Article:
Maximum profit, minimal risk; this is the goal for any investment, and particularly true for hedge funds—investment vehicles named for the fact that investors ‘hedge,’ or attempt to protect their funds against volatile swings in the markets. Seth Berlin, Principal Strategist at the financial consulting firm Performance Thinking & Technologies, was on the quest to find the sweet spot between maximizing profit and minimizing risk for his clients. With the help of @RISK and RISKOptimizer, Berlin was able to create a quantitative model to do just that.
Berlin’s client dealt with a hedge fund portfolio comprising both long and short positions. Long positions are assets that are owned by the fund, such as stocks, which investors hope will increase in value. Short positions are ‘borrowed assets’ sold short, which increase in value if the price of the underlying assets goes down. Hedge funds use combinations of long and short positions to protect against equity market movements, currency rate changes, interest rate risk, and credit worthiness. “I’ve worked with many hedge fund managers on how they manage hedges. Anytime you can move to more quantitative than qualitative management based on simulation and optimization, it’s a win for both managers and investors,” says Berlin.
Berlin used Palisade’s risk analysis software, including @RISK and RISKOptimizer, to prove to his clients that quantitative measures of simulation could help identify an optimal portfolio, rather than the typical qualitative approach. He used a step-wise process to develop his quantitative model:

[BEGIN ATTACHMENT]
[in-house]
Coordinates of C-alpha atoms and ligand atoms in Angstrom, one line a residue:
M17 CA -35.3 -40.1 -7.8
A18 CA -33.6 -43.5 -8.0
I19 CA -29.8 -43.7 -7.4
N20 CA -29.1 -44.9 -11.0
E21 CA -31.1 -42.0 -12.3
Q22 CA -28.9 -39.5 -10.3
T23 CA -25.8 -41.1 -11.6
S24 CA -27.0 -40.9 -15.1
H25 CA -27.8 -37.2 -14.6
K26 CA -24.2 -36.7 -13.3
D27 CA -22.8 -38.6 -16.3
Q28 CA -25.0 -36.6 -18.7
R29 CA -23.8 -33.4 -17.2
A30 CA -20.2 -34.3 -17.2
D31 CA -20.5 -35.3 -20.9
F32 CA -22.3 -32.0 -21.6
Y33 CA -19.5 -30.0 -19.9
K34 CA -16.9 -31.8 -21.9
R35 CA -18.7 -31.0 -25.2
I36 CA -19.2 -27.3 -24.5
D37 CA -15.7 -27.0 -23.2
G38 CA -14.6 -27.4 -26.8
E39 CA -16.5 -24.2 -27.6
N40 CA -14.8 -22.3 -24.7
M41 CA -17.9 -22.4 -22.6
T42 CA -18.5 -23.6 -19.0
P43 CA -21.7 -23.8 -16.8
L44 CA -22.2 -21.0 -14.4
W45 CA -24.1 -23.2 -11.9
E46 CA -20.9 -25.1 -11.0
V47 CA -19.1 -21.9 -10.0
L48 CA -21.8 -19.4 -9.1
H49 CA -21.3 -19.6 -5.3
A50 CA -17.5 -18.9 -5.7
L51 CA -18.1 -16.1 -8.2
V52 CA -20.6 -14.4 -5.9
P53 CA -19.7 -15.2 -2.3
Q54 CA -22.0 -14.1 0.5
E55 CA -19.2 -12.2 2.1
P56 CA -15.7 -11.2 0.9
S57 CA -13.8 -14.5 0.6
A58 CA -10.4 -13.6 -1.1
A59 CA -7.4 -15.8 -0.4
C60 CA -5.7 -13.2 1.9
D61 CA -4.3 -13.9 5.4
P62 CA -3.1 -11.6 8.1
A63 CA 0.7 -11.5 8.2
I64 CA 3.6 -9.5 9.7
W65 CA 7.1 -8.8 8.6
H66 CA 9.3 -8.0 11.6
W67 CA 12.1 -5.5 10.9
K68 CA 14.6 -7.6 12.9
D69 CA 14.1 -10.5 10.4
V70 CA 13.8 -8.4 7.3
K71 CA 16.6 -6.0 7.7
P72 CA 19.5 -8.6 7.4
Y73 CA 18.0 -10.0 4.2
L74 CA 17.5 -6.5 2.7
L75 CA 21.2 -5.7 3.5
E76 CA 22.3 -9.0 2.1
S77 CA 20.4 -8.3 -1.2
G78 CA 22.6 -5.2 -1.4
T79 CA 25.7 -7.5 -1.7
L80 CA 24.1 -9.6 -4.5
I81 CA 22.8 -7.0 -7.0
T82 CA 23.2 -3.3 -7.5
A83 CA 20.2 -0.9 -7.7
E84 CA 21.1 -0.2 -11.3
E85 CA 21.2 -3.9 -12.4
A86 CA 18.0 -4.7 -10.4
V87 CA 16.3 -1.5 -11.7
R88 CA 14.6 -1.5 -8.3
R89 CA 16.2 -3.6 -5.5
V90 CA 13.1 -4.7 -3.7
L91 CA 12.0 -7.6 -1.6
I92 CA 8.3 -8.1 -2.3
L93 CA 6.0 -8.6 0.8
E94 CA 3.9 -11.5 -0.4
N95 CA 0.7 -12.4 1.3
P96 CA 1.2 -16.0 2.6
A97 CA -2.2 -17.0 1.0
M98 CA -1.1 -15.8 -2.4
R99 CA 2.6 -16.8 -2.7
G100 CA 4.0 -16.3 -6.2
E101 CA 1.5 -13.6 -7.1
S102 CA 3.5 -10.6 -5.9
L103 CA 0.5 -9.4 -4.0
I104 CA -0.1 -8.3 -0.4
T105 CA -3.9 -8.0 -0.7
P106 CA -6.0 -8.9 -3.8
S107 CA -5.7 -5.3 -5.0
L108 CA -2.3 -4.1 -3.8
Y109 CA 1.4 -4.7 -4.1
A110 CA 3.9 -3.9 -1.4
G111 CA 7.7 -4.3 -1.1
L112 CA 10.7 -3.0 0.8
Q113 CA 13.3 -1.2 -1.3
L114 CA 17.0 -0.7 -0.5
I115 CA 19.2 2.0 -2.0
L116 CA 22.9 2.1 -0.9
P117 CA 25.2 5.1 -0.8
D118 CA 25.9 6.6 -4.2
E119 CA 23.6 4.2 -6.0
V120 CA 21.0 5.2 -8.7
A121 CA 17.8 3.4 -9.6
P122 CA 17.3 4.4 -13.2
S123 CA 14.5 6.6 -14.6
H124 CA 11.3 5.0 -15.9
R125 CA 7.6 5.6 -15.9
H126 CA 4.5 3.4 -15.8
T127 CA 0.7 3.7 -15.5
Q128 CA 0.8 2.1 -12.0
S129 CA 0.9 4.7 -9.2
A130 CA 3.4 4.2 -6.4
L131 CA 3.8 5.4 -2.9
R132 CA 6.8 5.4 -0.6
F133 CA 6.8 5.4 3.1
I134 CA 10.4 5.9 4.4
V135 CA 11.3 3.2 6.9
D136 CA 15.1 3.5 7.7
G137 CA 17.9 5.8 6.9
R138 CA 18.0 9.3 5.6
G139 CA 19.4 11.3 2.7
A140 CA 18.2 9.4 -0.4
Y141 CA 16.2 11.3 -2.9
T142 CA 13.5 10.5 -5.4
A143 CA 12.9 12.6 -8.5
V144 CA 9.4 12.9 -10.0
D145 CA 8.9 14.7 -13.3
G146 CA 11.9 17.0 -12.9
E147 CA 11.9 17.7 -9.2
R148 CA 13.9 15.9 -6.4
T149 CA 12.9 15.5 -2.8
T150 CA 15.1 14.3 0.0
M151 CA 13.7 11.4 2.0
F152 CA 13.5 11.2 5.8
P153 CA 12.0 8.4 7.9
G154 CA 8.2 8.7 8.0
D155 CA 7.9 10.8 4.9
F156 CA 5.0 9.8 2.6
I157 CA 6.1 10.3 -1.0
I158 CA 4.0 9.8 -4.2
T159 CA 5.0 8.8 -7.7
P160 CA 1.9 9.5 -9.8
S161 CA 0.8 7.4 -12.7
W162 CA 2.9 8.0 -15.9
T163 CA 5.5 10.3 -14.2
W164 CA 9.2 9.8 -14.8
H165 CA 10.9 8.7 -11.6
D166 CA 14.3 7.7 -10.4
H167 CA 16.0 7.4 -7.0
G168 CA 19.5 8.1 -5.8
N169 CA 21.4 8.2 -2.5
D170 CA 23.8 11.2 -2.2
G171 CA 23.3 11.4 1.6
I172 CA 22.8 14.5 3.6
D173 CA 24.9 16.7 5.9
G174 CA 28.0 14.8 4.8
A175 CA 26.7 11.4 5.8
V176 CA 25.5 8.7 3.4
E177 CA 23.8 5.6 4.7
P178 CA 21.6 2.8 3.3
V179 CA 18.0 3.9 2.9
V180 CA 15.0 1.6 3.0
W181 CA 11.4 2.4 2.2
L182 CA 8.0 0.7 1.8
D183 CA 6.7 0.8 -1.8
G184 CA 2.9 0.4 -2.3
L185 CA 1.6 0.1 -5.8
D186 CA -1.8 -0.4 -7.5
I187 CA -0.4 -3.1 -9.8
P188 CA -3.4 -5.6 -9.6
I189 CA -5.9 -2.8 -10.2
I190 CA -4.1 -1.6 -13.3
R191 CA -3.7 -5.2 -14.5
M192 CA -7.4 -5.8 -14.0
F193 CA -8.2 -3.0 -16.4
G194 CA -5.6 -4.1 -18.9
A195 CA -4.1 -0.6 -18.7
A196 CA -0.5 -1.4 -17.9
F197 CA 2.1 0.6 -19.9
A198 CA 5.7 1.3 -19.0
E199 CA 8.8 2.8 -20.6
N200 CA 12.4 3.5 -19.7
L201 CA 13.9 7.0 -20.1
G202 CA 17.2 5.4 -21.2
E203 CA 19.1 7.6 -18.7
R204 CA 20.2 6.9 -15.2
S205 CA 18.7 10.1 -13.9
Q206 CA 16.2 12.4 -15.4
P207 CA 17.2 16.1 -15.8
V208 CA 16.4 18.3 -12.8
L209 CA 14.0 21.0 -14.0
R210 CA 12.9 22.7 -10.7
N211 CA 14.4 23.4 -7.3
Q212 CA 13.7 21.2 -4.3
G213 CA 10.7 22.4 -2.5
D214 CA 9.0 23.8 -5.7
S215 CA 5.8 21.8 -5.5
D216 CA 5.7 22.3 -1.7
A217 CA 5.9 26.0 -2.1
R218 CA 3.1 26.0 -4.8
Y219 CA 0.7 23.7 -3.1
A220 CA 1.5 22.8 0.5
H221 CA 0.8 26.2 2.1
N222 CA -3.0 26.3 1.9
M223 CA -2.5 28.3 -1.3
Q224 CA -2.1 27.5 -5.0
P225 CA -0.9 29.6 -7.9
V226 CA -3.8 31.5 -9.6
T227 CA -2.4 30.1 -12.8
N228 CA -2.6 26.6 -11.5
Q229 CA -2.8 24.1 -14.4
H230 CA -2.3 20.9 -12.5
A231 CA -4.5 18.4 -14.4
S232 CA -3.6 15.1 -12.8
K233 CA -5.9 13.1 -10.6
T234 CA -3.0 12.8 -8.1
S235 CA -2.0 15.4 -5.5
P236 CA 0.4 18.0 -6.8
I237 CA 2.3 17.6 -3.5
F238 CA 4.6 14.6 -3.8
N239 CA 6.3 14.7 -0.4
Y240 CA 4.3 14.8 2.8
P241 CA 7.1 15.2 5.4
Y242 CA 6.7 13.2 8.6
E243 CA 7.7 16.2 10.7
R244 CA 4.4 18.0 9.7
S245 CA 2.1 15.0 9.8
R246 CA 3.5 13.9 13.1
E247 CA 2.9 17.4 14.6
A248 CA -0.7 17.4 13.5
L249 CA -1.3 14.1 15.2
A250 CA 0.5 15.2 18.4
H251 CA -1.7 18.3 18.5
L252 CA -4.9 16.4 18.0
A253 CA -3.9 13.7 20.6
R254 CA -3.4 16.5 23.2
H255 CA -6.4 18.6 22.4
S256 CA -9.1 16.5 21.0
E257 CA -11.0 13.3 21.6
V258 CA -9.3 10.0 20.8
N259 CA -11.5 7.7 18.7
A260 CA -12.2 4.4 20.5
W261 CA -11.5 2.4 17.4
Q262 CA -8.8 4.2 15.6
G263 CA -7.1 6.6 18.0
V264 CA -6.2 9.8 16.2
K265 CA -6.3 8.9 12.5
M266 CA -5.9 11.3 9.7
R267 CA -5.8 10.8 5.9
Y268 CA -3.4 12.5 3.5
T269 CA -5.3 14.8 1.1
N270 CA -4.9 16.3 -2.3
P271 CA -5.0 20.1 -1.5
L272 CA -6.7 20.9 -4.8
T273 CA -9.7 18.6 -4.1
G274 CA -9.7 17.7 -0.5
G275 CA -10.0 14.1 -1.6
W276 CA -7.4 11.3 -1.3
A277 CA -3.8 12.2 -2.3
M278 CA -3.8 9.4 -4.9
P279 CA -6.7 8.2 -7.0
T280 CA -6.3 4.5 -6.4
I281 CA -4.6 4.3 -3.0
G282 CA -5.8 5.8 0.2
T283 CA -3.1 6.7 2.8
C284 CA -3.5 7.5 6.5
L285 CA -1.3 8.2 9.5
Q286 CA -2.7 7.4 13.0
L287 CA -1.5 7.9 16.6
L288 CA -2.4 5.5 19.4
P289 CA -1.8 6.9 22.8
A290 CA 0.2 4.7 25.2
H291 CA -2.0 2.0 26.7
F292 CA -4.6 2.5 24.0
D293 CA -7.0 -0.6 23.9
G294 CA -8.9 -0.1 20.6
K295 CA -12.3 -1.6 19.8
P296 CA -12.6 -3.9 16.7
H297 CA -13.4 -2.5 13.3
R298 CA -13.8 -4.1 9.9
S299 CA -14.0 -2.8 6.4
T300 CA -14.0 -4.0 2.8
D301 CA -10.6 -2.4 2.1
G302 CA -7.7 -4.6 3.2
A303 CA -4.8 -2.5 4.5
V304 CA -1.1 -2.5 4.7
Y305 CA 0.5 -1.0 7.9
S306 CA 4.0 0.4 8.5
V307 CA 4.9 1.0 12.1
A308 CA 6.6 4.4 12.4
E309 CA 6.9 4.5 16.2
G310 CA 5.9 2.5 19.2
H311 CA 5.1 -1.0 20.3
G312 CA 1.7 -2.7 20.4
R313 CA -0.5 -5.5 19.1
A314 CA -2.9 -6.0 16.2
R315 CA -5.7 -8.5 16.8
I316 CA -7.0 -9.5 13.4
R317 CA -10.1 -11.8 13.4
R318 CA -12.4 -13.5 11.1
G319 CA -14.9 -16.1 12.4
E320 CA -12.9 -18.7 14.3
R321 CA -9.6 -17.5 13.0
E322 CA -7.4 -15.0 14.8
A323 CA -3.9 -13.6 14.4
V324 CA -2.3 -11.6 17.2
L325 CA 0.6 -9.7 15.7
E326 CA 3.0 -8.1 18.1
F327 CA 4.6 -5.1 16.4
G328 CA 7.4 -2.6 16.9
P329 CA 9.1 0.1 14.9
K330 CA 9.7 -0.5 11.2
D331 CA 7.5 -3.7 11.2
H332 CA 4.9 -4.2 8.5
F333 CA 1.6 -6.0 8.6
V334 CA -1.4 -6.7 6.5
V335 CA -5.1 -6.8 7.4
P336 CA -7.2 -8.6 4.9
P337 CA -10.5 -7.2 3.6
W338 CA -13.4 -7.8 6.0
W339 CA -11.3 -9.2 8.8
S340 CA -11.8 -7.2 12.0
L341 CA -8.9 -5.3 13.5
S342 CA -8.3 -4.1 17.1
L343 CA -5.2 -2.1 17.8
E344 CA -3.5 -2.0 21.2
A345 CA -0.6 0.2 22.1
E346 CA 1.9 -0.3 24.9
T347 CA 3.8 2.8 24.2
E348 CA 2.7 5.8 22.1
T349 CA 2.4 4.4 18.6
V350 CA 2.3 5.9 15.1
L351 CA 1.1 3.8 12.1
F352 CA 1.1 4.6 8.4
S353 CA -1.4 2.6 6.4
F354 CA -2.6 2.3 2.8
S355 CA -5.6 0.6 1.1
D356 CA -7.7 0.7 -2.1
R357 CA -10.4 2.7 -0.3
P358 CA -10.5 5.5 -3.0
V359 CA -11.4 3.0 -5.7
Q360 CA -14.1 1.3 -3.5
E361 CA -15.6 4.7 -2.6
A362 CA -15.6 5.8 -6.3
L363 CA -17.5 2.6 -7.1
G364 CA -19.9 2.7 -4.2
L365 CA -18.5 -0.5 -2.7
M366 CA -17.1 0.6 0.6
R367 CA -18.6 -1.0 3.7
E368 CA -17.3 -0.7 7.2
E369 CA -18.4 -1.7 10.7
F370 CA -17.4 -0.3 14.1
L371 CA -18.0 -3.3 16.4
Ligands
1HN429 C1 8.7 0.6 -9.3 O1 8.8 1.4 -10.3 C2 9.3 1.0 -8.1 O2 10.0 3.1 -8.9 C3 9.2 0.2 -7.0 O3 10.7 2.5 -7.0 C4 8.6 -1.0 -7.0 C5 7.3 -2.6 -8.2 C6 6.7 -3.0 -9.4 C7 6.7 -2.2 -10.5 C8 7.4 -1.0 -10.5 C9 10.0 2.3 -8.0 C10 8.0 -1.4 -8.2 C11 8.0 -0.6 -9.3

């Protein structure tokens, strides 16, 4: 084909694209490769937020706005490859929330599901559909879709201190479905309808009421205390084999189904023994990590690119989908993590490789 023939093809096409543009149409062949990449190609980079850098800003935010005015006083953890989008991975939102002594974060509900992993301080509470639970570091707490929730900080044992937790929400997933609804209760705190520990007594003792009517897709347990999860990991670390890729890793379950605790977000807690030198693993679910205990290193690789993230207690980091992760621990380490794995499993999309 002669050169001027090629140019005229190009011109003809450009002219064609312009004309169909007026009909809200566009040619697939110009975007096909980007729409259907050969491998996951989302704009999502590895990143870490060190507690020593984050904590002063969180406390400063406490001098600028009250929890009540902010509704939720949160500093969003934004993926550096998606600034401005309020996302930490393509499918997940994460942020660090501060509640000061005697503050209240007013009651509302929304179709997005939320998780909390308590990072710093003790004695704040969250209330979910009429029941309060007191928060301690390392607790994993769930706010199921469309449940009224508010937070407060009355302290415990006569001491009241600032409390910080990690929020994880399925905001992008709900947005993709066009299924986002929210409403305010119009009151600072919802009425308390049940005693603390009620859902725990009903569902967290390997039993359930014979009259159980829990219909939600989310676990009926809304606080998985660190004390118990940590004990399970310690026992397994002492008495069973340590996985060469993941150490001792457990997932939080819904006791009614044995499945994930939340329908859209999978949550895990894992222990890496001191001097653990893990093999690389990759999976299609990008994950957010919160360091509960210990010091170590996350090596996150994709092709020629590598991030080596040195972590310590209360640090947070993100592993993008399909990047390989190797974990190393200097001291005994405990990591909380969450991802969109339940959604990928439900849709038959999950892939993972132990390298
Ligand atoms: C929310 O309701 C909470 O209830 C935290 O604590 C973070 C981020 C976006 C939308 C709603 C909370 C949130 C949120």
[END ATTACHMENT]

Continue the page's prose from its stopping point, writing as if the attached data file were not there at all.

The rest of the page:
- Determine hedge ratios and constraints
- Determine decision variables to be modeled
- Determine uncertain inputs
- Model uncertain inputs using @RISK
- Output dependent on decision variables using RISKOptimizer
After going through this five-step process, Berlin had tips for how the hedge fund managers could change their profitability by altering the mix of long and short positions in the portfolio. “RISKOptimizer gave me an optimal mix of my short positions for the next week. Since this is theoretical, you then compare your results with what really happened in the next week,” he says.
These results are helpful, but of course, they are not the only answer. “I’m not an alchemist. I’m not coming up with a secret sauce that is the model for managers to make money,” says Berlin. “What I was trying to do overall is to move from a qualitative to a quantitative way to judge a problem.” He explains that managing a hedge fund will always require qualitative decisions, but that well done simulations provide a method to test one’s intuition and judgment.
Read the full case study here.